ICANN conducted an extensive review of 1,419 representative domain names including direct contact with over 500 individual domain owners. The review shows that only 23% of domain registrations
display the owner's correct name and physical address.
Moreover, 29% of domains are registered with apparently fake or dubious information which suggests that behind these resources there are shady individuals or criminals. Other 48% of them are categorized as those who are either unaware or unwilling to provide their identity information.
But Jenny Kelly of the National Opinion Research Center (NORC), who headed the investigation, warned against making broad assumptions about the integrity of the Whois system for registration data. "What we found was that 23 per cent of domains had good information that we could verify but there are many others where we were not able to confirm the content and so were not able to say they were good," she explained, citing as an example post-office boxes.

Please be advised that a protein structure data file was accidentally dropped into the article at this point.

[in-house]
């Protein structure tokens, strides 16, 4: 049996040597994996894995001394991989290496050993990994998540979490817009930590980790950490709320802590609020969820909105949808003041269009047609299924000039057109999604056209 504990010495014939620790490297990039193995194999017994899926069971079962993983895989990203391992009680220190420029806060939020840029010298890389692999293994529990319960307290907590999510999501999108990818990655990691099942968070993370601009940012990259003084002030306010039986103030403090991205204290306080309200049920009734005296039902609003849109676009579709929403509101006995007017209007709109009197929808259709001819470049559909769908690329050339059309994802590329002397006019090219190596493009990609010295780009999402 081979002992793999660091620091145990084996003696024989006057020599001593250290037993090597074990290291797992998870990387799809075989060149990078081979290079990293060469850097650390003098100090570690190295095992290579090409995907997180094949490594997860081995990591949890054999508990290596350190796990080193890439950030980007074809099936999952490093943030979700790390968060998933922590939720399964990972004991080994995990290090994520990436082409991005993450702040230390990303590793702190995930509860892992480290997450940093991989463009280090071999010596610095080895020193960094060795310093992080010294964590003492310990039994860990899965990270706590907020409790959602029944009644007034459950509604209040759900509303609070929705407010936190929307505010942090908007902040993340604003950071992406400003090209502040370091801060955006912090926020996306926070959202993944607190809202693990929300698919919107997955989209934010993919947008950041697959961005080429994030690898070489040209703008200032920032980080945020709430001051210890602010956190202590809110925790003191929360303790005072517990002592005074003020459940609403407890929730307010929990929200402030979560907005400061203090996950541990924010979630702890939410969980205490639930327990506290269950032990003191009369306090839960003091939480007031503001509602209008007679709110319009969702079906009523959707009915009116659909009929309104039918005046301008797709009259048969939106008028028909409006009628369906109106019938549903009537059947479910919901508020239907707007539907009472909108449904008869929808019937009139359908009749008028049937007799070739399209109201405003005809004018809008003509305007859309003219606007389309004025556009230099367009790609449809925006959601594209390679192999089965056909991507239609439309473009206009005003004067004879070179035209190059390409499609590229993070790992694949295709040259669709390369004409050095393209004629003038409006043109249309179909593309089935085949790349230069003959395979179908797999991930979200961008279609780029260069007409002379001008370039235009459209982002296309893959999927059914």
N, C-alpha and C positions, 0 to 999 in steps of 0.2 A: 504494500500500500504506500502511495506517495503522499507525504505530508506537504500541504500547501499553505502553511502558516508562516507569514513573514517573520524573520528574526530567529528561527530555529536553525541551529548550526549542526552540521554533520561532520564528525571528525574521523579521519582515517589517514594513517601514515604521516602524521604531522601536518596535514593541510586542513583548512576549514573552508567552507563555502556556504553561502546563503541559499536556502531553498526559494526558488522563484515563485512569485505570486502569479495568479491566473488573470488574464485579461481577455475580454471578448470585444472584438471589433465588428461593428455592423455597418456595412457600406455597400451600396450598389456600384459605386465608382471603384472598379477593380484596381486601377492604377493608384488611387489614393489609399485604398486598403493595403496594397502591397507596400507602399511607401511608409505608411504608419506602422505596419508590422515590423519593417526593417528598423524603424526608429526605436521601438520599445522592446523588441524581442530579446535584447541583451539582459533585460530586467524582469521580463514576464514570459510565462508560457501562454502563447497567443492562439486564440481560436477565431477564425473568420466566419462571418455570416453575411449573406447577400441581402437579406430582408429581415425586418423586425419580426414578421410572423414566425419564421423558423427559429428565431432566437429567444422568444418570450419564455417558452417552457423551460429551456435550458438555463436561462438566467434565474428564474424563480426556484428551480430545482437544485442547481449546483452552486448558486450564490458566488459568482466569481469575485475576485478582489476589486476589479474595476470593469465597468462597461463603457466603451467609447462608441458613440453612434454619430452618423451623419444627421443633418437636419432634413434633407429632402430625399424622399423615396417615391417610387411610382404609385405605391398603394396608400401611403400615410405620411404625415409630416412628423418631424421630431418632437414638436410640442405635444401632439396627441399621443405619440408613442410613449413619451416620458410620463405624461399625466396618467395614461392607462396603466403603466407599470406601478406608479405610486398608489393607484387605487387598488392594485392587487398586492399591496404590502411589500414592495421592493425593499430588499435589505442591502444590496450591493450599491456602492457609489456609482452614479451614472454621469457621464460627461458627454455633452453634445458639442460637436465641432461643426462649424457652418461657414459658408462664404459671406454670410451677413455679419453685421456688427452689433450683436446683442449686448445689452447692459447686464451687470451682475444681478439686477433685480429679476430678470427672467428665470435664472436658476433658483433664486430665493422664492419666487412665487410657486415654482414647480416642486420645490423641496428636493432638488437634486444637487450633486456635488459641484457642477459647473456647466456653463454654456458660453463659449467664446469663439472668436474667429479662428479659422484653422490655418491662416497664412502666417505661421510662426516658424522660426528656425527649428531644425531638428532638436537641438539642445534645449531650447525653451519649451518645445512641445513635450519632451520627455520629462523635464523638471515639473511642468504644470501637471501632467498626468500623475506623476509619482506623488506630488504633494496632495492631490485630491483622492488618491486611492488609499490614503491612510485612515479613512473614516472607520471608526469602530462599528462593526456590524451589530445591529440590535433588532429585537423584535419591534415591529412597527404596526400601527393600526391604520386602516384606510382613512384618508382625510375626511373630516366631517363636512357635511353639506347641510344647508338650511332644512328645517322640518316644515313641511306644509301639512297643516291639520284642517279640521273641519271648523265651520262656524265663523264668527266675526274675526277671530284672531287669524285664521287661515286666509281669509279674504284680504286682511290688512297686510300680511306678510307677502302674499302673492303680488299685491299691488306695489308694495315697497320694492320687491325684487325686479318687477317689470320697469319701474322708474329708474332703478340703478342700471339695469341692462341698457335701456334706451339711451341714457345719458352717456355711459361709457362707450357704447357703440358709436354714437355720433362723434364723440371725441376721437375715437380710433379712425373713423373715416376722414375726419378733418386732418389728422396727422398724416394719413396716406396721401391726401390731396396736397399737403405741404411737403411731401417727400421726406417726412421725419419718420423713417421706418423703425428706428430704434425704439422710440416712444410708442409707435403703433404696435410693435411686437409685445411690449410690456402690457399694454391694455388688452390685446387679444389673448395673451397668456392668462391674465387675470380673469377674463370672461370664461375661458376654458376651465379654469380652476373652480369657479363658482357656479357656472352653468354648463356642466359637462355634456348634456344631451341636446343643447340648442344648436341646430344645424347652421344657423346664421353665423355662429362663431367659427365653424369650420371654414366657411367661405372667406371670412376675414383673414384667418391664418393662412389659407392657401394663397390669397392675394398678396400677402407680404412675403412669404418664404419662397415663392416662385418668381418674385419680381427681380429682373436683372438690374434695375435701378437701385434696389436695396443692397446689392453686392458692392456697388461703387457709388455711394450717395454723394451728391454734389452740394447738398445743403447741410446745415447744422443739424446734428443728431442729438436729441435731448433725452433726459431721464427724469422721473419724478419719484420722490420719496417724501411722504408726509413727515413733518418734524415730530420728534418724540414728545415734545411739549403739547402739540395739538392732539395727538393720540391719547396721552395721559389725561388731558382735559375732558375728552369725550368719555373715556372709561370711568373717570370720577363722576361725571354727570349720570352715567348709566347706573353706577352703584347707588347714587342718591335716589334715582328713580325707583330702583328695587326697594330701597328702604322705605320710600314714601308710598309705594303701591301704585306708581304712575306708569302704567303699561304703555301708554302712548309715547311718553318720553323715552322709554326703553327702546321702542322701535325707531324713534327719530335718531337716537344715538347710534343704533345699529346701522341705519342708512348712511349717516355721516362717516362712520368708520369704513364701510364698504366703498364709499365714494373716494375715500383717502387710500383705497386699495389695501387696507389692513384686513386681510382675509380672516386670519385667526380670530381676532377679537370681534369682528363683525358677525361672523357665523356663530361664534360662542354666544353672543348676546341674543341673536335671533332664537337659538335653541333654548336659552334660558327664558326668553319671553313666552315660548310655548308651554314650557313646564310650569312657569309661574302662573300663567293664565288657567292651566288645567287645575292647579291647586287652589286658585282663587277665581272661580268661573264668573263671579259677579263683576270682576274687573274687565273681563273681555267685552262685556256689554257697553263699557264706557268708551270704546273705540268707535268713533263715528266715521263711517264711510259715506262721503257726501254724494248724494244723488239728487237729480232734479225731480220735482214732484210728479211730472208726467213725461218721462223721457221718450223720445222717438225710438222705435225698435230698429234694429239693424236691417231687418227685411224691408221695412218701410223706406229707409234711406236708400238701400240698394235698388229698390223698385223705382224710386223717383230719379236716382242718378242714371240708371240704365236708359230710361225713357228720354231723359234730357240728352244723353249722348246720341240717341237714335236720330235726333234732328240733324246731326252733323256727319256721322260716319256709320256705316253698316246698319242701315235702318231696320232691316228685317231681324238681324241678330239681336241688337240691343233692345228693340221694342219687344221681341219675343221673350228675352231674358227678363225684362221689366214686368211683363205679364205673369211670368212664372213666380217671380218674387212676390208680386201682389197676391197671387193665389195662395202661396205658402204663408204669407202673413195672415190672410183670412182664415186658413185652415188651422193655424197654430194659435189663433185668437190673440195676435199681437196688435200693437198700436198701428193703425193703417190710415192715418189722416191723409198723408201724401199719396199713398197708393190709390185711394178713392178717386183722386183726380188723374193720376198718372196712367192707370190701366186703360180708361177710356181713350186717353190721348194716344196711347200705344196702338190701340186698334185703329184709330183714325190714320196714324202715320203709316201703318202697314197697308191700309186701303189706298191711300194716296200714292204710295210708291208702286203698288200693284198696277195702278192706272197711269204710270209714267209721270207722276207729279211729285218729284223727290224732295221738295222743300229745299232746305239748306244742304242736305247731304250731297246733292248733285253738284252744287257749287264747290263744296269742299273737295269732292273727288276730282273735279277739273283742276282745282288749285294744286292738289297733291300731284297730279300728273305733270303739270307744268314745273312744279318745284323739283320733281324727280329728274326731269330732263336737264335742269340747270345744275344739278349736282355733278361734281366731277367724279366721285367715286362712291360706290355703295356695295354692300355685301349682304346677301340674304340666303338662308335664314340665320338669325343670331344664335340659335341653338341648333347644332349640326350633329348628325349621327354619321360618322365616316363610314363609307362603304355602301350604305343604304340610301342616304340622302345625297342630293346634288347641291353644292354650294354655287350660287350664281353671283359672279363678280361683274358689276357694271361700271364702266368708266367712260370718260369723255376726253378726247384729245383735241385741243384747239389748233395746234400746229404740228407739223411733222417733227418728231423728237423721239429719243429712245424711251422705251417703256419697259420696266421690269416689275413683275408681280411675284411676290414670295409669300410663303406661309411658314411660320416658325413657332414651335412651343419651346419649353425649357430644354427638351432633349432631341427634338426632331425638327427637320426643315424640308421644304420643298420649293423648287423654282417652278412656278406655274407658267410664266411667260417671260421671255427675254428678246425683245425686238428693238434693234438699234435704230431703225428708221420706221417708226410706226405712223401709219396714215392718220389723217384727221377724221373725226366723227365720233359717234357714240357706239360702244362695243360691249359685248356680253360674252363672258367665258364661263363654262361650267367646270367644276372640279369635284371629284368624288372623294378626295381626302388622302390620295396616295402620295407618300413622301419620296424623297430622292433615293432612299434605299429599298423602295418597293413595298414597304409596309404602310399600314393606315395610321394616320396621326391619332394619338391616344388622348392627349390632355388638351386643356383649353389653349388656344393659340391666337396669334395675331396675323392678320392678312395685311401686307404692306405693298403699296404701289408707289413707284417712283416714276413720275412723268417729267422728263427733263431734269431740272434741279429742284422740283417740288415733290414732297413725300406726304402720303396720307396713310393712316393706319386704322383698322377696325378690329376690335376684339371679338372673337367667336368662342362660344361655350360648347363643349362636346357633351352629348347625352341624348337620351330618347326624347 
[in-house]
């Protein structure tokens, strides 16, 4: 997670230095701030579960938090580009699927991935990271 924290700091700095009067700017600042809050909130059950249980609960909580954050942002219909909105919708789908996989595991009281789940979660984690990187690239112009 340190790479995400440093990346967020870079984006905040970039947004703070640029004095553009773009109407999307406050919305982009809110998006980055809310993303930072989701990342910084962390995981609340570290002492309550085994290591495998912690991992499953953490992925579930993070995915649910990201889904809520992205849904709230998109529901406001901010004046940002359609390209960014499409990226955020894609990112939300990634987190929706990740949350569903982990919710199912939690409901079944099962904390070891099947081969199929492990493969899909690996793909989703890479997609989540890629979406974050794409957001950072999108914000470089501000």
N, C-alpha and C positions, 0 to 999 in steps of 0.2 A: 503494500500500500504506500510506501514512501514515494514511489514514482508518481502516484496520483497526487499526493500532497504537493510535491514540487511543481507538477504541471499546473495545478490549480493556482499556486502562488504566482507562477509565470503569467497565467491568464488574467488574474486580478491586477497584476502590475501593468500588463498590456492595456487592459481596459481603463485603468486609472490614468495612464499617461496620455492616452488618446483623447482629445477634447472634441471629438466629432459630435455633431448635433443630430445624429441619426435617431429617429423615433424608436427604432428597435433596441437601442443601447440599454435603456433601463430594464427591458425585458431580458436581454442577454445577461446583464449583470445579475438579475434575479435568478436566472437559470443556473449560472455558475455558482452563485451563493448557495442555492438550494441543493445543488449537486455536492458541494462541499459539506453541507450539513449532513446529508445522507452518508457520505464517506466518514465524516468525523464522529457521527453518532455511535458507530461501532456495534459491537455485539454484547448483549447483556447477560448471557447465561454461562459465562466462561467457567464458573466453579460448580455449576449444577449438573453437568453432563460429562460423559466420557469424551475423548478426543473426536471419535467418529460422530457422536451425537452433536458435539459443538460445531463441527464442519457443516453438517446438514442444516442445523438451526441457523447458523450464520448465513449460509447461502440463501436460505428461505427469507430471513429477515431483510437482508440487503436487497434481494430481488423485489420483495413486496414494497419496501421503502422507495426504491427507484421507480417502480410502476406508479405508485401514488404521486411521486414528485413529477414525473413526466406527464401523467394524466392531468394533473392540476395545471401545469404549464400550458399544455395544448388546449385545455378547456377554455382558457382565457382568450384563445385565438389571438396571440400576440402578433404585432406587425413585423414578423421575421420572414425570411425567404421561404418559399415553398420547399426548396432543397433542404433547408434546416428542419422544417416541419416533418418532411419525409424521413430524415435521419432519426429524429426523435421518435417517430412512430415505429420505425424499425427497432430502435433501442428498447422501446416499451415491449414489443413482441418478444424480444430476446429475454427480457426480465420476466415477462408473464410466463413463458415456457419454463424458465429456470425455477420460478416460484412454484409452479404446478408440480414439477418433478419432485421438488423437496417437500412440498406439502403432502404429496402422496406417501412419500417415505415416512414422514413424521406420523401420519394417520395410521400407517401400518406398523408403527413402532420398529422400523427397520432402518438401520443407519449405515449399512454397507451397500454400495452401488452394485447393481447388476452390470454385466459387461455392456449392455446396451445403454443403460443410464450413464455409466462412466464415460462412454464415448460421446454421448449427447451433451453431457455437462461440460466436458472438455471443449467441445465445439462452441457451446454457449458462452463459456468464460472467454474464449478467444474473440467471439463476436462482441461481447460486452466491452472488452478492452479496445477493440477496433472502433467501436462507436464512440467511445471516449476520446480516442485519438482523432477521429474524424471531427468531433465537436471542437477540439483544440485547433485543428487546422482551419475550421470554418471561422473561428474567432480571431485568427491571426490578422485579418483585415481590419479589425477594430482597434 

In addition the report also reveals that Whois records for domains contain a lot of incomplete information which is related to the practices of different registrars. "The approach taken varies widely by registrar," Kelly explained.
"As part of my background preparation, I tried to register domains with different registrars. It was clear that some companies have good checks: checking your zip code is right for the city and state you entered, and likely checking credit card details against the registered address. But others did not apply such checks during the registration process, although whether or not they apply them subsequently I don't know."
It has been considered that 95% of domain information was at least partially accurate but the report overthrows these ideas.